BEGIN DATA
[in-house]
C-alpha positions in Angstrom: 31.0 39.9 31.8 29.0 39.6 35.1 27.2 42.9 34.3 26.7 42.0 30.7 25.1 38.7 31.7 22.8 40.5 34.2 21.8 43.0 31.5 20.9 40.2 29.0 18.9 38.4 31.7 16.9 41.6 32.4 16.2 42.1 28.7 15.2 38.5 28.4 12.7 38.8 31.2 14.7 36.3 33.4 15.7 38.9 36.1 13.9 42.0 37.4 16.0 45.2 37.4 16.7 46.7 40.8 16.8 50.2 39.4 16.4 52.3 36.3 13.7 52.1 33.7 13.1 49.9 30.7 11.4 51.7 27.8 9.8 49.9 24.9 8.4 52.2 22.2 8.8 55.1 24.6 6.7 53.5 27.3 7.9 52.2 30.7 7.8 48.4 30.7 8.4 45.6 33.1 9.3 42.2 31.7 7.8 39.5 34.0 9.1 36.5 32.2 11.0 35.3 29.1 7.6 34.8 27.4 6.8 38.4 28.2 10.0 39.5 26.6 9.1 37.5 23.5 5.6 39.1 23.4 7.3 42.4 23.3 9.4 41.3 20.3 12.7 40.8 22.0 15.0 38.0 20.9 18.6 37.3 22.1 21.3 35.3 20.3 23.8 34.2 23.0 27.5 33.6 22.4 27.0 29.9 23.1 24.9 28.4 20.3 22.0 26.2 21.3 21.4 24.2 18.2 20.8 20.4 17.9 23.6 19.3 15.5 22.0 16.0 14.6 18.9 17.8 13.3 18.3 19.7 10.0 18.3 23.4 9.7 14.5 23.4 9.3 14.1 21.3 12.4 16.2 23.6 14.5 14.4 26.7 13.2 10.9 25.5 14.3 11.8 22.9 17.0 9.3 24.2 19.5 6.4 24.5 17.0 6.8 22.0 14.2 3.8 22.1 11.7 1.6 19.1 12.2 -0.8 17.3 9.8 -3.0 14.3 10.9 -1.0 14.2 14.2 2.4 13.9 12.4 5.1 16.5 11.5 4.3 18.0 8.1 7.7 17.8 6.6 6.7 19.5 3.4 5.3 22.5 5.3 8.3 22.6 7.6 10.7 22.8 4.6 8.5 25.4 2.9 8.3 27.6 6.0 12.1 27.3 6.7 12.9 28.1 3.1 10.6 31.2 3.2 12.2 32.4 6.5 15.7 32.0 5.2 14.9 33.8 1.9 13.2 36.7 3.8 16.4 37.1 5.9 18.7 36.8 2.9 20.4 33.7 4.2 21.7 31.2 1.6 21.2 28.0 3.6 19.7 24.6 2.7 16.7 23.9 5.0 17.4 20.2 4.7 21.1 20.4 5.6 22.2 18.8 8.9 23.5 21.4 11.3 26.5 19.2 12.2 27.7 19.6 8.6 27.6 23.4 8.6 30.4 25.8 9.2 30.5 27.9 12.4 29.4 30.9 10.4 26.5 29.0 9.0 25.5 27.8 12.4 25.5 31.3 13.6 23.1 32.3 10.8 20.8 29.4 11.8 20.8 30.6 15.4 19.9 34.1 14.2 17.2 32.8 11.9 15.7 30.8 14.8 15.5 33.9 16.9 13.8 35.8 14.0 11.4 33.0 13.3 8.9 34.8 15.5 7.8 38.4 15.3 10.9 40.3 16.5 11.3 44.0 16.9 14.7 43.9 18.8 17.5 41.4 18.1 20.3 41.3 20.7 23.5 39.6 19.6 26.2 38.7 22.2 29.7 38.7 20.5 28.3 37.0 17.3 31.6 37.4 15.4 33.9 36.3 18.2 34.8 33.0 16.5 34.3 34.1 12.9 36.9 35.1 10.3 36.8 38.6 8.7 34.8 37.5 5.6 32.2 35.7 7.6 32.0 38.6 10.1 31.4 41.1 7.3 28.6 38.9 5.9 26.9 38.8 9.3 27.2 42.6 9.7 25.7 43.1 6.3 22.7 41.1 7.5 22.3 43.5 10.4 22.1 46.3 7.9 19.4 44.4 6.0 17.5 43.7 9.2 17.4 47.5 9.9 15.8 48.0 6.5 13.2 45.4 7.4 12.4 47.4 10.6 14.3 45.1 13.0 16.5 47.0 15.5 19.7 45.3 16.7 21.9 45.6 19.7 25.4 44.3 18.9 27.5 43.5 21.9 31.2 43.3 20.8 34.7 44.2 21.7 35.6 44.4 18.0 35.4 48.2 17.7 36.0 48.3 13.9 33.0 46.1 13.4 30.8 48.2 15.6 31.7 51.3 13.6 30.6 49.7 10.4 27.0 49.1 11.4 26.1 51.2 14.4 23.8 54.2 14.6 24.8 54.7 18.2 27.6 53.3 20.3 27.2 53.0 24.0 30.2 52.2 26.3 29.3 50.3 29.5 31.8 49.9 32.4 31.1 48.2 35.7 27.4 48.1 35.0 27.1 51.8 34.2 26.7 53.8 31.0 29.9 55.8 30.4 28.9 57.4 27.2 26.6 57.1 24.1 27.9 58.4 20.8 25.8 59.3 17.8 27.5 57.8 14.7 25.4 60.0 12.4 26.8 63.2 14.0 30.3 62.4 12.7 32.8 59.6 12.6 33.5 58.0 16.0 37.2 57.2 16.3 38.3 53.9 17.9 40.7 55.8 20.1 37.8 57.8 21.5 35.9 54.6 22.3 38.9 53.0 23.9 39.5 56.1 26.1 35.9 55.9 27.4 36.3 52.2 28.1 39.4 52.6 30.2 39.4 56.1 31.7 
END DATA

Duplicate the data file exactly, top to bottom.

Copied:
[in-house]
C-alpha positions in Angstrom: 31.0 39.9 31.8 29.0 39.6 35.1 27.2 42.9 34.3 26.7 42.0 30.7 25.1 38.7 31.7 22.8 40.5 34.2 21.8 43.0 31.5 20.9 40.2 29.0 18.9 38.4 31.7 16.9 41.6 32.4 16.2 42.1 28.7 15.2 38.5 28.4 12.7 38.8 31.2 14.7 36.3 33.4 15.7 38.9 36.1 13.9 42.0 37.4 16.0 45.2 37.4 16.7 46.7 40.8 16.8 50.2 39.4 16.4 52.3 36.3 13.7 52.1 33.7 13.1 49.9 30.7 11.4 51.7 27.8 9.8 49.9 24.9 8.4 52.2 22.2 8.8 55.1 24.6 6.7 53.5 27.3 7.9 52.2 30.7 7.8 48.4 30.7 8.4 45.6 33.1 9.3 42.2 31.7 7.8 39.5 34.0 9.1 36.5 32.2 11.0 35.3 29.1 7.6 34.8 27.4 6.8 38.4 28.2 10.0 39.5 26.6 9.1 37.5 23.5 5.6 39.1 23.4 7.3 42.4 23.3 9.4 41.3 20.3 12.7 40.8 22.0 15.0 38.0 20.9 18.6 37.3 22.1 21.3 35.3 20.3 23.8 34.2 23.0 27.5 33.6 22.4 27.0 29.9 23.1 24.9 28.4 20.3 22.0 26.2 21.3 21.4 24.2 18.2 20.8 20.4 17.9 23.6 19.3 15.5 22.0 16.0 14.6 18.9 17.8 13.3 18.3 19.7 10.0 18.3 23.4 9.7 14.5 23.4 9.3 14.1 21.3 12.4 16.2 23.6 14.5 14.4 26.7 13.2 10.9 25.5 14.3 11.8 22.9 17.0 9.3 24.2 19.5 6.4 24.5 17.0 6.8 22.0 14.2 3.8 22.1 11.7 1.6 19.1 12.2 -0.8 17.3 9.8 -3.0 14.3 10.9 -1.0 14.2 14.2 2.4 13.9 12.4 5.1 16.5 11.5 4.3 18.0 8.1 7.7 17.8 6.6 6.7 19.5 3.4 5.3 22.5 5.3 8.3 22.6 7.6 10.7 22.8 4.6 8.5 25.4 2.9 8.3 27.6 6.0 12.1 27.3 6.7 12.9 28.1 3.1 10.6 31.2 3.2 12.2 32.4 6.5 15.7 32.0 5.2 14.9 33.8 1.9 13.2 36.7 3.8 16.4 37.1 5.9 18.7 36.8 2.9 20.4 33.7 4.2 21.7 31.2 1.6 21.2 28.0 3.6 19.7 24.6 2.7 16.7 23.9 5.0 17.4 20.2 4.7 21.1 20.4 5.6 22.2 18.8 8.9 23.5 21.4 11.3 26.5 19.2 12.2 27.7 19.6 8.6 27.6 23.4 8.6 30.4 25.8 9.2 30.5 27.9 12.4 29.4 30.9 10.4 26.5 29.0 9.0 25.5 27.8 12.4 25.5 31.3 13.6 23.1 32.3 10.8 20.8 29.4 11.8 20.8 30.6 15.4 19.9 34.1 14.2 17.2 32.8 11.9 15.7 30.8 14.8 15.5 33.9 16.9 13.8 35.8 14.0 11.4 33.0 13.3 8.9 34.8 15.5 7.8 38.4 15.3 10.9 40.3 16.5 11.3 44.0 16.9 14.7 43.9 18.8 17.5 41.4 18.1 20.3 41.3 20.7 23.5 39.6 19.6 26.2 38.7 22.2 29.7 38.7 20.5 28.3 37.0 17.3 31.6 37.4 15.4 33.9 36.3 18.2 34.8 33.0 16.5 34.3 34.1 12.9 36.9 35.1 10.3 36.8 38.6 8.7 34.8 37.5 5.6 32.2 35.7 7.6 32.0 38.6 10.1 31.4 41.1 7.3 28.6 38.9 5.9 26.9 38.8 9.3 27.2 42.6 9.7 25.7 43.1 6.3 22.7 41.1 7.5 22.3 43.5 10.4 22.1 46.3 7.9 19.4 44.4 6.0 17.5 43.7 9.2 17.4 47.5 9.9 15.8 48.0 6.5 13.2 45.4 7.4 12.4 47.4 10.6 14.3 45.1 13.0 16.5 47.0 15.5 19.7 45.3 16.7 21.9 45.6 19.7 25.4 44.3 18.9 27.5 43.5 21.9 31.2 43.3 20.8 34.7 44.2 21.7 35.6 44.4 18.0 35.4 48.2 17.7 36.0 48.3 13.9 33.0 46.1 13.4 30.8 48.2 15.6 31.7 51.3 13.6 30.6 49.7 10.4 27.0 49.1 11.4 26.1 51.2 14.4 23.8 54.2 14.6 24.8 54.7 18.2 27.6 53.3 20.3 27.2 53.0 24.0 30.2 52.2 26.3 29.3 50.3 29.5 31.8 49.9 32.4 31.1 48.2 35.7 27.4 48.1 35.0 27.1 51.8 34.2 26.7 53.8 31.0 29.9 55.8 30.4 28.9 57.4 27.2 26.6 57.1 24.1 27.9 58.4 20.8 25.8 59.3 17.8 27.5 57.8 14.7 25.4 60.0 12.4 26.8 63.2 14.0 30.3 62.4 12.7 32.8 59.6 12.6 33.5 58.0 16.0 37.2 57.2 16.3 38.3 53.9 17.9 40.7 55.8 20.1 37.8 57.8 21.5 35.9 54.6 22.3 38.9 53.0 23.9 39.5 56.1 26.1 35.9 55.9 27.4 36.3 52.2 28.1 39.4 52.6 30.2 39.4 56.1 31.7 